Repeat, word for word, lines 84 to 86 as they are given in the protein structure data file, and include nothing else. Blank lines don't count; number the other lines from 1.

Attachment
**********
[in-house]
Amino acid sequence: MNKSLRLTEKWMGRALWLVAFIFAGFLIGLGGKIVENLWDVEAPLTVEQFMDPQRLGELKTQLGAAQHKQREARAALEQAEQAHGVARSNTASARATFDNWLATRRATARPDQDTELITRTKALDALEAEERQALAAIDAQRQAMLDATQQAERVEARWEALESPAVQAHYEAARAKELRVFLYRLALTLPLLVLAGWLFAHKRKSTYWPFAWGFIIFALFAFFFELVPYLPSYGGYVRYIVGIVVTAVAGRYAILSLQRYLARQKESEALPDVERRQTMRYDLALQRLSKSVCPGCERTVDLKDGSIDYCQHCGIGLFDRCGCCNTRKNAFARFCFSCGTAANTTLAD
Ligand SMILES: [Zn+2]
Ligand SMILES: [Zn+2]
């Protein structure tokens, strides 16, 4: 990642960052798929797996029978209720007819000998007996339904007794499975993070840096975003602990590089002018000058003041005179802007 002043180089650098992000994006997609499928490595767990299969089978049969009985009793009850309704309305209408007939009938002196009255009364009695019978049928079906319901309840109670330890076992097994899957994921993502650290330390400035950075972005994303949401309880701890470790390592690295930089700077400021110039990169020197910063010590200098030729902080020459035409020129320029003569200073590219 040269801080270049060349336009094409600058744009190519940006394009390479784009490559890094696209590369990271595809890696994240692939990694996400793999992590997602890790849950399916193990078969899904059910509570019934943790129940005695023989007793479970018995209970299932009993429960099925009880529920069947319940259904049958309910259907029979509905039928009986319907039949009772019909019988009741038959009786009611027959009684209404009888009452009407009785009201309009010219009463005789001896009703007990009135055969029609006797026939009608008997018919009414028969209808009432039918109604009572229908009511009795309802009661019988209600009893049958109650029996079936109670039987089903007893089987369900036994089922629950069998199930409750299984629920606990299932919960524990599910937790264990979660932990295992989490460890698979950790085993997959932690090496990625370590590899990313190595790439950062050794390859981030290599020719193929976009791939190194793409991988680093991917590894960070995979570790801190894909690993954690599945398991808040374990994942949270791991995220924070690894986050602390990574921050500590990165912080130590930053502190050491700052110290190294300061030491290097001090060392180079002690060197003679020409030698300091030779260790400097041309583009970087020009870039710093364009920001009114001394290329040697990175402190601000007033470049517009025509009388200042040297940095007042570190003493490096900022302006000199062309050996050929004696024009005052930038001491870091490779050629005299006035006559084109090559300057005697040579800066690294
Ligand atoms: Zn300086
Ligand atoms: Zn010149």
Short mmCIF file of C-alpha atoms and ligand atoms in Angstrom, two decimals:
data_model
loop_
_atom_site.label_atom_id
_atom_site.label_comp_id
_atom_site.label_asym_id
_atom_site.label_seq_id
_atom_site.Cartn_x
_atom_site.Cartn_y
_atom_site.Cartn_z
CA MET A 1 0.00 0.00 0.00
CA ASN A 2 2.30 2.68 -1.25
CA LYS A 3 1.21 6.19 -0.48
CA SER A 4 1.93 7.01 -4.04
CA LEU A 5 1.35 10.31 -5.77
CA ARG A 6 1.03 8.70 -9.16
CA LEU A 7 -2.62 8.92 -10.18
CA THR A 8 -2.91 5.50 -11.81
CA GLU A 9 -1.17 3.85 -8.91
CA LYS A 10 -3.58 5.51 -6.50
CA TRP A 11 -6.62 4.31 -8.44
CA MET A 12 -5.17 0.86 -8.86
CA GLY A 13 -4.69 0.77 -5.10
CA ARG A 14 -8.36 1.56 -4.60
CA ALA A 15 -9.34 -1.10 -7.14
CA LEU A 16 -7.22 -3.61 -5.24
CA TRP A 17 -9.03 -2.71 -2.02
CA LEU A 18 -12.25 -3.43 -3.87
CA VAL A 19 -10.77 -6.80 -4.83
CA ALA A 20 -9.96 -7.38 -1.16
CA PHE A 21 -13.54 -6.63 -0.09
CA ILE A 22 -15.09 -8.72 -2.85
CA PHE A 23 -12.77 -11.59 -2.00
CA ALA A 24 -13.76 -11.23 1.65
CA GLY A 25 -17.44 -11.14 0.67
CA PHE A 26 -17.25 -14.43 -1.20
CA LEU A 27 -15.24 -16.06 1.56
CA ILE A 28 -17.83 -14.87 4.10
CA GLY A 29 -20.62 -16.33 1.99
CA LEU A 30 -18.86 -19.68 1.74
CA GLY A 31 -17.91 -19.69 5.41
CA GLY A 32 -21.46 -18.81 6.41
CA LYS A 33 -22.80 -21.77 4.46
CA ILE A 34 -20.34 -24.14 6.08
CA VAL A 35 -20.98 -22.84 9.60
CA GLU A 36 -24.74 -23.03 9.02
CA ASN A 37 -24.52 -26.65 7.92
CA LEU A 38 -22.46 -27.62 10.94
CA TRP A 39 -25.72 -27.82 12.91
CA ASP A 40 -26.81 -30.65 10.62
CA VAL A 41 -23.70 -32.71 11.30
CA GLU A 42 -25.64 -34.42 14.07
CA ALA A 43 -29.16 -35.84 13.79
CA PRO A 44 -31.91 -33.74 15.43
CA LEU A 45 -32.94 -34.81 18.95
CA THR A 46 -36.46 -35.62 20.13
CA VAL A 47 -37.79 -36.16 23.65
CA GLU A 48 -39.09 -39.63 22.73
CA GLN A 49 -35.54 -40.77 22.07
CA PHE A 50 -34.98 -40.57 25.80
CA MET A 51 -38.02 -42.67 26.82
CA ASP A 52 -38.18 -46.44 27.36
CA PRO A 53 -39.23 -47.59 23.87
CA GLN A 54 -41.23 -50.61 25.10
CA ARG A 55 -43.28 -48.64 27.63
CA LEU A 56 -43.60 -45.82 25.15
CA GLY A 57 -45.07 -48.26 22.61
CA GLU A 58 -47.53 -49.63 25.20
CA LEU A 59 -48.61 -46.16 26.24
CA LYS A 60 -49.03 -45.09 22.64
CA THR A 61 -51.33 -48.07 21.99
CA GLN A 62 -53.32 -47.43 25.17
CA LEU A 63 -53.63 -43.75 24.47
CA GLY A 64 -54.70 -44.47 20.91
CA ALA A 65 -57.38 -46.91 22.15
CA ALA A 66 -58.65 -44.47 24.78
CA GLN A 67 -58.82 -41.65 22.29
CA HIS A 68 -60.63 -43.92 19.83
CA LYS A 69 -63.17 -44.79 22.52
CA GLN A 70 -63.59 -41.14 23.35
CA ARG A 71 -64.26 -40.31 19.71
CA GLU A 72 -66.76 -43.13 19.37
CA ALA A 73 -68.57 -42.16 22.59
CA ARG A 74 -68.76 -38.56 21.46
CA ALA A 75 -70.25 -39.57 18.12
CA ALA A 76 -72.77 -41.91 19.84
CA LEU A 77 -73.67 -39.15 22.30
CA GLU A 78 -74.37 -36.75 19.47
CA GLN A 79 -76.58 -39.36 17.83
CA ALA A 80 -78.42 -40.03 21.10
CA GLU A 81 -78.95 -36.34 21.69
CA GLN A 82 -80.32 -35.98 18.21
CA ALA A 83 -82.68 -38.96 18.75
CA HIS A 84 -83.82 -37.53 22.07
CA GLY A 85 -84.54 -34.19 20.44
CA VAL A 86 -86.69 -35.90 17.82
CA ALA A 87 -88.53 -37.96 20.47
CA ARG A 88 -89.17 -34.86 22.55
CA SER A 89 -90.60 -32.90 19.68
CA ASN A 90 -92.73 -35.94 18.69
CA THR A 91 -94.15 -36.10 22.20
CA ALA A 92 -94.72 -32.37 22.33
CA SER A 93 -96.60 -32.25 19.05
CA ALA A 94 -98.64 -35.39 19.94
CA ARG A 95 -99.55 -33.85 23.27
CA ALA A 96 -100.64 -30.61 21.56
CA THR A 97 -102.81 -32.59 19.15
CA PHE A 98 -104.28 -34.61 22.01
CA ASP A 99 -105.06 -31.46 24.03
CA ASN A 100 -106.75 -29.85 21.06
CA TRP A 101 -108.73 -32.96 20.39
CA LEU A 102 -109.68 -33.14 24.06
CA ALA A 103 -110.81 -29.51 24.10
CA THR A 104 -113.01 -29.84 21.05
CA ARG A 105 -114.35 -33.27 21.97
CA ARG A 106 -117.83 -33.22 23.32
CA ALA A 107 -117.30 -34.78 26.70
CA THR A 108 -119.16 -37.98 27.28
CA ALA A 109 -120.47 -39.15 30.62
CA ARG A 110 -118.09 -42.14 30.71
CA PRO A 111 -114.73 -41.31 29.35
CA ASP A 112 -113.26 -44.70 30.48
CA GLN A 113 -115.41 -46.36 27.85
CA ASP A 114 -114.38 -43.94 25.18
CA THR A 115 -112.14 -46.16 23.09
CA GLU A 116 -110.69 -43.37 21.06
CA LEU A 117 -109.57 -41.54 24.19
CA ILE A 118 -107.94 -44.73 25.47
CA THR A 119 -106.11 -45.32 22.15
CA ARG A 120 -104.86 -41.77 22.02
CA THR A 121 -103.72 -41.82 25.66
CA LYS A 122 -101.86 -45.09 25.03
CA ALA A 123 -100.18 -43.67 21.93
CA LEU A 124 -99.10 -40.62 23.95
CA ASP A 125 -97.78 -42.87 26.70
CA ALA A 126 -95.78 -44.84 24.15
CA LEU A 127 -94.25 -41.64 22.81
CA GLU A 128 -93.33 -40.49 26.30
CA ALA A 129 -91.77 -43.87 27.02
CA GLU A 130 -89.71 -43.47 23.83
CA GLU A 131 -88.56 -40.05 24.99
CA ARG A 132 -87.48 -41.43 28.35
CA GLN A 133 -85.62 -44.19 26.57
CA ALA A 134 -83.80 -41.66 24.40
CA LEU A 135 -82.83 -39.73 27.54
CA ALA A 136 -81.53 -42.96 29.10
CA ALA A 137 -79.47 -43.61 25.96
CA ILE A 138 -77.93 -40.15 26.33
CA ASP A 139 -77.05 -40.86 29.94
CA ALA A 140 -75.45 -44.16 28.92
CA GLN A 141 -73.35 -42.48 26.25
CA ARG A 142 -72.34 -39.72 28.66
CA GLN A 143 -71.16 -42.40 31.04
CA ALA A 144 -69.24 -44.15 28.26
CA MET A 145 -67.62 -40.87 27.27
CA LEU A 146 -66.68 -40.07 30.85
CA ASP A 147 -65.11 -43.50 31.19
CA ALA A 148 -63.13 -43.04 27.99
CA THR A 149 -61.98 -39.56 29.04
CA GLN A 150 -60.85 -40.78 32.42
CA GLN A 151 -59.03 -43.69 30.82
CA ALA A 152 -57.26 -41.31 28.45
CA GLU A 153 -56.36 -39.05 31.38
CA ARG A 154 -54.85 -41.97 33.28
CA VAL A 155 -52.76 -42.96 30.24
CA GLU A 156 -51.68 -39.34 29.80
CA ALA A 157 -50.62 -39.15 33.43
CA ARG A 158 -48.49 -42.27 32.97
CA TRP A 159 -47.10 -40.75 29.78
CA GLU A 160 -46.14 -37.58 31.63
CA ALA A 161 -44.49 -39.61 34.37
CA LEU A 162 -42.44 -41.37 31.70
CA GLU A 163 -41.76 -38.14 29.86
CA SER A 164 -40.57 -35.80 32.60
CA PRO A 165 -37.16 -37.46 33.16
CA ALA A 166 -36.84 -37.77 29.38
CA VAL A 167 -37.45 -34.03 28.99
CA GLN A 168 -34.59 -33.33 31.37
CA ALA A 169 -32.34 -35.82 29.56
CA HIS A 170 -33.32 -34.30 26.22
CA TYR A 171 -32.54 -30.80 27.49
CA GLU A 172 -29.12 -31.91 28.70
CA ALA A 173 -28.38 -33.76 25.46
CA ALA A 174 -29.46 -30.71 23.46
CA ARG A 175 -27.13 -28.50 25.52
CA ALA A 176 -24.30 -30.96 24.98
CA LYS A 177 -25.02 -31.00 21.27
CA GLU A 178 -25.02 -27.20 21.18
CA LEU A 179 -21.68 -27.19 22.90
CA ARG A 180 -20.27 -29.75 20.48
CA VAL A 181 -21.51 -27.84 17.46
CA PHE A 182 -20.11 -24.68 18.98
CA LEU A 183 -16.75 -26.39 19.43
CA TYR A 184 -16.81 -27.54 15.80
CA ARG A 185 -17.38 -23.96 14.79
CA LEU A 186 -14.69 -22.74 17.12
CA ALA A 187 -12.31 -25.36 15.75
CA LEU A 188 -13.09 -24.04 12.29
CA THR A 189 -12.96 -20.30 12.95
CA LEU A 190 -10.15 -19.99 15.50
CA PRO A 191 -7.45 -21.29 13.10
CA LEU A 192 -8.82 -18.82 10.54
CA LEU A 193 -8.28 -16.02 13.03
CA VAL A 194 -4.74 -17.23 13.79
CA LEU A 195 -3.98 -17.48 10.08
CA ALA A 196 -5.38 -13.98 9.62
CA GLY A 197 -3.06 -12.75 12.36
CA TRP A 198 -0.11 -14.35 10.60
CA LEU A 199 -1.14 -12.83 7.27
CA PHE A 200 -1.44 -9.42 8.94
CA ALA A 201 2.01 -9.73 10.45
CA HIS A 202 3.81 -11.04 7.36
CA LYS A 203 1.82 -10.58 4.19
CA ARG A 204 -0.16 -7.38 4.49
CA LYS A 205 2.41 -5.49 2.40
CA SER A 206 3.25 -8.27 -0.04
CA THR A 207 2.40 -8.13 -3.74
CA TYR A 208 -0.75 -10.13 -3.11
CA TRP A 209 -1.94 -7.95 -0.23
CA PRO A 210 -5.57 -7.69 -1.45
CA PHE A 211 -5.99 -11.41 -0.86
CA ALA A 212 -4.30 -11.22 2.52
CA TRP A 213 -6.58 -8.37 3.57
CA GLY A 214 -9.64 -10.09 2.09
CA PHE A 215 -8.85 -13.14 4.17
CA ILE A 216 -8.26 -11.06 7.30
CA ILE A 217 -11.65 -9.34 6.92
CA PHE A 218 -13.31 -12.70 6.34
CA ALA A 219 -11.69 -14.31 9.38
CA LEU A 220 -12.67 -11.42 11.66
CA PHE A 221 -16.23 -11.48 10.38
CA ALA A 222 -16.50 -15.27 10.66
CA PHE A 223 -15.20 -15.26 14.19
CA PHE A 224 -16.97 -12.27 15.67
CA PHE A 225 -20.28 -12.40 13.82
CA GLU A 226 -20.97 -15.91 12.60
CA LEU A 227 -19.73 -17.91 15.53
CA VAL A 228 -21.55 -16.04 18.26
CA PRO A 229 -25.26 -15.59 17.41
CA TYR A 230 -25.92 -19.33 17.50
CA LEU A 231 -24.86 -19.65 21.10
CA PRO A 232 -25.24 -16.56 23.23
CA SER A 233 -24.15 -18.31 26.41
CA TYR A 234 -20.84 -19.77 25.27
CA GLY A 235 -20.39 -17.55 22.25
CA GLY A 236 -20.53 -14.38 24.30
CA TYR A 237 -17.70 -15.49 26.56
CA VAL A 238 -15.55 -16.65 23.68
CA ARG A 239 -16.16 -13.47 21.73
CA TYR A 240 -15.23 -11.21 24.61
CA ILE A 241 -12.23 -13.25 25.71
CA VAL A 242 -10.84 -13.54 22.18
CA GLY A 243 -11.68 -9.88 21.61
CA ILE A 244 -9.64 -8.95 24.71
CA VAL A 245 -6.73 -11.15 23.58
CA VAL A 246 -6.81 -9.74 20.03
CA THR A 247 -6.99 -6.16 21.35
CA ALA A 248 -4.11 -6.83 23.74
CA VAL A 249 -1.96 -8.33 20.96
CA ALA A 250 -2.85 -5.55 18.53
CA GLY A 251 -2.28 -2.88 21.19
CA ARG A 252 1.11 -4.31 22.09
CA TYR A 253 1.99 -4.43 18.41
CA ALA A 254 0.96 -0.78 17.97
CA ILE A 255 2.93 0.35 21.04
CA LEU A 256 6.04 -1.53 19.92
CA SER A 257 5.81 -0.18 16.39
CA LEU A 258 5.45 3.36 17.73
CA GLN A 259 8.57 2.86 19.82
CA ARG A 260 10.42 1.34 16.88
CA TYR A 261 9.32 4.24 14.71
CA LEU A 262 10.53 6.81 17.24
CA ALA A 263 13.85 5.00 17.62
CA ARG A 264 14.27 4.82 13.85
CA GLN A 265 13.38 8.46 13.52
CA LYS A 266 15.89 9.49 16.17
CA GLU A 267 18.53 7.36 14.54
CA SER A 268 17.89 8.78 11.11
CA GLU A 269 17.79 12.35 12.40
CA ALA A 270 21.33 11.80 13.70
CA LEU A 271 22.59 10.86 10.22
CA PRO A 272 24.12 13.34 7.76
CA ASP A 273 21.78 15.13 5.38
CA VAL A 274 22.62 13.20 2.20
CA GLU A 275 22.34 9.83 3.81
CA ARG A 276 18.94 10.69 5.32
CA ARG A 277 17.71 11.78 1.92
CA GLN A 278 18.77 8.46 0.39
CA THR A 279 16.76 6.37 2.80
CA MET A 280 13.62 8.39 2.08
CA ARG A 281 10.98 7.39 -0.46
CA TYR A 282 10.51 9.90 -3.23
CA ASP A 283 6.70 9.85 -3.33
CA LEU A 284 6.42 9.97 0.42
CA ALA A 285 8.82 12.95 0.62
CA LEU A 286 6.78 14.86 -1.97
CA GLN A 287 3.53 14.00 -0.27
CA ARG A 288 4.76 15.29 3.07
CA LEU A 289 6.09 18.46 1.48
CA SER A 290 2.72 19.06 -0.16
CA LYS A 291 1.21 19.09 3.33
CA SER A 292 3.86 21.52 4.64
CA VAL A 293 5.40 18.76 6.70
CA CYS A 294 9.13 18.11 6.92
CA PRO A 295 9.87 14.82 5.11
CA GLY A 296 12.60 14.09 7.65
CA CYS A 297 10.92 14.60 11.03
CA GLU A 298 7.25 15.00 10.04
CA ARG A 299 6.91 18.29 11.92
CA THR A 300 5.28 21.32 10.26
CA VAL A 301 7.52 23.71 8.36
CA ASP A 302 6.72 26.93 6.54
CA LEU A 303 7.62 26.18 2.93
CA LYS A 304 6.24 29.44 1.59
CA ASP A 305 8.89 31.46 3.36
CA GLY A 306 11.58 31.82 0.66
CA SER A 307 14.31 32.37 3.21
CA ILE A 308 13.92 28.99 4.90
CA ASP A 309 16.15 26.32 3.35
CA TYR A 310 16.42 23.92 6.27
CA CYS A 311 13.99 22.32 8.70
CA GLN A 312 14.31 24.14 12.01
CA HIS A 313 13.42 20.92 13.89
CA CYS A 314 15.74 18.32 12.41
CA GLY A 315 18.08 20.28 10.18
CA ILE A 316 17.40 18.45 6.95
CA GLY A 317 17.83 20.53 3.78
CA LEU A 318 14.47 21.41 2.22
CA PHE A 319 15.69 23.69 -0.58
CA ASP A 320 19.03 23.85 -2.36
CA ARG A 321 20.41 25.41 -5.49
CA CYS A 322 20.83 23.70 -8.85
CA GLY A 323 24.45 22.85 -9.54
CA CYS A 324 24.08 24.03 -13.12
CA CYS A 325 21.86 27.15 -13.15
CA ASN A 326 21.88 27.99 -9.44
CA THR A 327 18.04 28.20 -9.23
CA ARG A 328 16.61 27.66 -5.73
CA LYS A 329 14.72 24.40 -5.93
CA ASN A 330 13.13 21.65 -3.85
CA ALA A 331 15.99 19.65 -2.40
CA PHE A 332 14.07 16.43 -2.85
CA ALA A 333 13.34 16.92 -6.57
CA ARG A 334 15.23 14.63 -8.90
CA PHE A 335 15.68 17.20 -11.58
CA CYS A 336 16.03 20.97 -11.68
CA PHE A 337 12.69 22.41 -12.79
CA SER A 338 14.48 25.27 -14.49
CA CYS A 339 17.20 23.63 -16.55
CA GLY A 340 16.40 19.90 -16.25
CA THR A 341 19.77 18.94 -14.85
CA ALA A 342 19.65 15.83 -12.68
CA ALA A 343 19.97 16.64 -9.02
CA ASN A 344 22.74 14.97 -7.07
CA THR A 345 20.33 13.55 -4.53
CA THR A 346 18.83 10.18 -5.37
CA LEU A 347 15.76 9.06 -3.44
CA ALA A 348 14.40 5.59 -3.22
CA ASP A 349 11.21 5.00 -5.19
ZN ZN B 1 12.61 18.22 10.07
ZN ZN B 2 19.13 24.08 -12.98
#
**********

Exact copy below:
CA GLN A 67 -58.82 -41.65 22.29
CA HIS A 68 -60.63 -43.92 19.83
CA LYS A 69 -63.17 -44.79 22.52